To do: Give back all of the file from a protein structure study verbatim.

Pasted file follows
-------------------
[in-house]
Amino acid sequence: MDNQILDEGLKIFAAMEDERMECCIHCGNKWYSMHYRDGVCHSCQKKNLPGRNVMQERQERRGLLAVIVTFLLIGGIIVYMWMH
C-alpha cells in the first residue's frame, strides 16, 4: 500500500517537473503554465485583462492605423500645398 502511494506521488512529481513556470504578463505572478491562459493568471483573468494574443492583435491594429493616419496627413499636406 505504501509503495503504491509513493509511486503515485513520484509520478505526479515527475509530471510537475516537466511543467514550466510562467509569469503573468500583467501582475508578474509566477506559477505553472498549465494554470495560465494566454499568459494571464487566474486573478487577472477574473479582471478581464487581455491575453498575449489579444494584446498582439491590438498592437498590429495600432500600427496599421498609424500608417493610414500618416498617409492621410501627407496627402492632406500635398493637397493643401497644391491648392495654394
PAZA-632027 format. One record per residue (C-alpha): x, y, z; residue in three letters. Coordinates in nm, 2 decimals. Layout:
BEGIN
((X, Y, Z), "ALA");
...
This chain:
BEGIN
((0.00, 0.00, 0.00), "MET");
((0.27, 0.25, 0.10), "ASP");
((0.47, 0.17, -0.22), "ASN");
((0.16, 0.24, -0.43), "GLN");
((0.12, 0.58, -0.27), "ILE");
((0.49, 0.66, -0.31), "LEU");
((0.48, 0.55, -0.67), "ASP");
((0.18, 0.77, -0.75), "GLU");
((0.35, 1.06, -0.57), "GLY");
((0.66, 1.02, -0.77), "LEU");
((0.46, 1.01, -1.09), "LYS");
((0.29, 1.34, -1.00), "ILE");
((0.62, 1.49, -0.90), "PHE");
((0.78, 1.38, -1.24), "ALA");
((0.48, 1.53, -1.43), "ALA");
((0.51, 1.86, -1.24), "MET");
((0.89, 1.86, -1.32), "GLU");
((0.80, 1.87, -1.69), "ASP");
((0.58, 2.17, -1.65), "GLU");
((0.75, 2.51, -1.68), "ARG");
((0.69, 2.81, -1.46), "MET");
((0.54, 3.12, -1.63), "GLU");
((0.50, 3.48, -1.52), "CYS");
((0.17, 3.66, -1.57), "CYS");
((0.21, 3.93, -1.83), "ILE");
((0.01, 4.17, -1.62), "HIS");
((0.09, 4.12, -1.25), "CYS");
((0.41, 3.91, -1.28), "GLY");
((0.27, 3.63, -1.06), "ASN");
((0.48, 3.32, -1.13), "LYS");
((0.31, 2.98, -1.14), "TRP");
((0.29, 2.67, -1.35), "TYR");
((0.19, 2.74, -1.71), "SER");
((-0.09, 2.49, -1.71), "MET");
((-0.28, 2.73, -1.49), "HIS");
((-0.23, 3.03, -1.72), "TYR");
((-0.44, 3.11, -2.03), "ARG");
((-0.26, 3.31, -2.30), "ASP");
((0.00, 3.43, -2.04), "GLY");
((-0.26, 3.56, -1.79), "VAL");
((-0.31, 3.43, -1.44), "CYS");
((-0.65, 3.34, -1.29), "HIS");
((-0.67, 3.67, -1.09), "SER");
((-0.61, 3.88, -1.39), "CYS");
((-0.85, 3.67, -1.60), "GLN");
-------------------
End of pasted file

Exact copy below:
[in-house]
Amino acid sequence: MDNQILDEGLKIFAAMEDERMECCIHCGNKWYSMHYRDGVCHSCQKKNLPGRNVMQERQERRGLLAVIVTFLLIGGIIVYMWMH
C-alpha cells in the first residue's frame, strides 16, 4: 500500500517537473503554465485583462492605423500645398 502511494506521488512529481513556470504578463505572478491562459493568471483573468494574443492583435491594429493616419496627413499636406 505504501509503495503504491509513493509511486503515485513520484509520478505526479515527475509530471510537475516537466511543467514550466510562467509569469503573468500583467501582475508578474509566477506559477505553472498549465494554470495560465494566454499568459494571464487566474486573478487577472477574473479582471478581464487581455491575453498575449489579444494584446498582439491590438498592437498590429495600432500600427496599421498609424500608417493610414500618416498617409492621410501627407496627402492632406500635398493637397493643401497644391491648392495654394
PAZA-632027 format. One record per residue (C-alpha): x, y, z; residue in three letters. Coordinates in nm, 2 decimals. Layout:
BEGIN
((X, Y, Z), "ALA");
...
This chain:
BEGIN
((0.00, 0.00, 0.00), "MET");
((0.27, 0.25, 0.10), "ASP");
((0.47, 0.17, -0.22), "ASN");
((0.16, 0.24, -0.43), "GLN");
((0.12, 0.58, -0.27), "ILE");
((0.49, 0.66, -0.31), "LEU");
((0.48, 0.55, -0.67), "ASP");
((0.18, 0.77, -0.75), "GLU");
((0.35, 1.06, -0.57), "GLY");
((0.66, 1.02, -0.77), "LEU");
((0.46, 1.01, -1.09), "LYS");
((0.29, 1.34, -1.00), "ILE");
((0.62, 1.49, -0.90), "PHE");
((0.78, 1.38, -1.24), "ALA");
((0.48, 1.53, -1.43), "ALA");
((0.51, 1.86, -1.24), "MET");
((0.89, 1.86, -1.32), "GLU");
((0.80, 1.87, -1.69), "ASP");
((0.58, 2.17, -1.65), "GLU");
((0.75, 2.51, -1.68), "ARG");
((0.69, 2.81, -1.46), "MET");
((0.54, 3.12, -1.63), "GLU");
((0.50, 3.48, -1.52), "CYS");
((0.17, 3.66, -1.57), "CYS");
((0.21, 3.93, -1.83), "ILE");
((0.01, 4.17, -1.62), "HIS");
((0.09, 4.12, -1.25), "CYS");
((0.41, 3.91, -1.28), "GLY");
((0.27, 3.63, -1.06), "ASN");
((0.48, 3.32, -1.13), "LYS");
((0.31, 2.98, -1.14), "TRP");
((0.29, 2.67, -1.35), "TYR");
((0.19, 2.74, -1.71), "SER");
((-0.09, 2.49, -1.71), "MET");
((-0.28, 2.73, -1.49), "HIS");
((-0.23, 3.03, -1.72), "TYR");
((-0.44, 3.11, -2.03), "ARG");
((-0.26, 3.31, -2.30), "ASP");
((0.00, 3.43, -2.04), "GLY");
((-0.26, 3.56, -1.79), "VAL");
((-0.31, 3.43, -1.44), "CYS");
((-0.65, 3.34, -1.29), "HIS");
((-0.67, 3.67, -1.09), "SER");
((-0.61, 3.88, -1.39), "CYS");
((-0.85, 3.67, -1.60), "GLN");